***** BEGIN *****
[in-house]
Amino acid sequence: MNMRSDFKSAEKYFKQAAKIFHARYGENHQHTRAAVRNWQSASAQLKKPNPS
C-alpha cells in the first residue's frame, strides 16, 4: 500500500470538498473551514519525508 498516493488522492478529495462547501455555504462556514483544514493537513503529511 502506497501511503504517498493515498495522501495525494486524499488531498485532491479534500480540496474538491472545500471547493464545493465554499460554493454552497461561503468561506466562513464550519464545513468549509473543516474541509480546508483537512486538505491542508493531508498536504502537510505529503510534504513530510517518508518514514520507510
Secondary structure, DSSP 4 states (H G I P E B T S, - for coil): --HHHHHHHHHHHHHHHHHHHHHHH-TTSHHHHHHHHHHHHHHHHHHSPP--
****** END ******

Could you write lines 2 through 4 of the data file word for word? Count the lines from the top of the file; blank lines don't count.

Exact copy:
Amino acid sequence: MNMRSDFKSAEKYFKQAAKIFHARYGENHQHTRAAVRNWQSASAQLKKPNPS
C-alpha cells in the first residue's frame, strides 16, 4: 500500500470538498473551514519525508 498516493488522492478529495462547501455555504462556514483544514493537513503529511 502506497501511503504517498493515498495522501495525494486524499488531498485532491479534500480540496474538491472545500471547493464545493465554499460554493454552497461561503468561506466562513464550519464545513468549509473543516474541509480546508483537512486538505491542508493531508498536504502537510505529503510534504513530510517518508518514514520507510
Secondary structure, DSSP 4 states (H G I P E B T S, - for coil): --HHHHHHHHHHHHHHHHHHHHHHH-TTSHHHHHHHHHHHHHHHHHHSPP--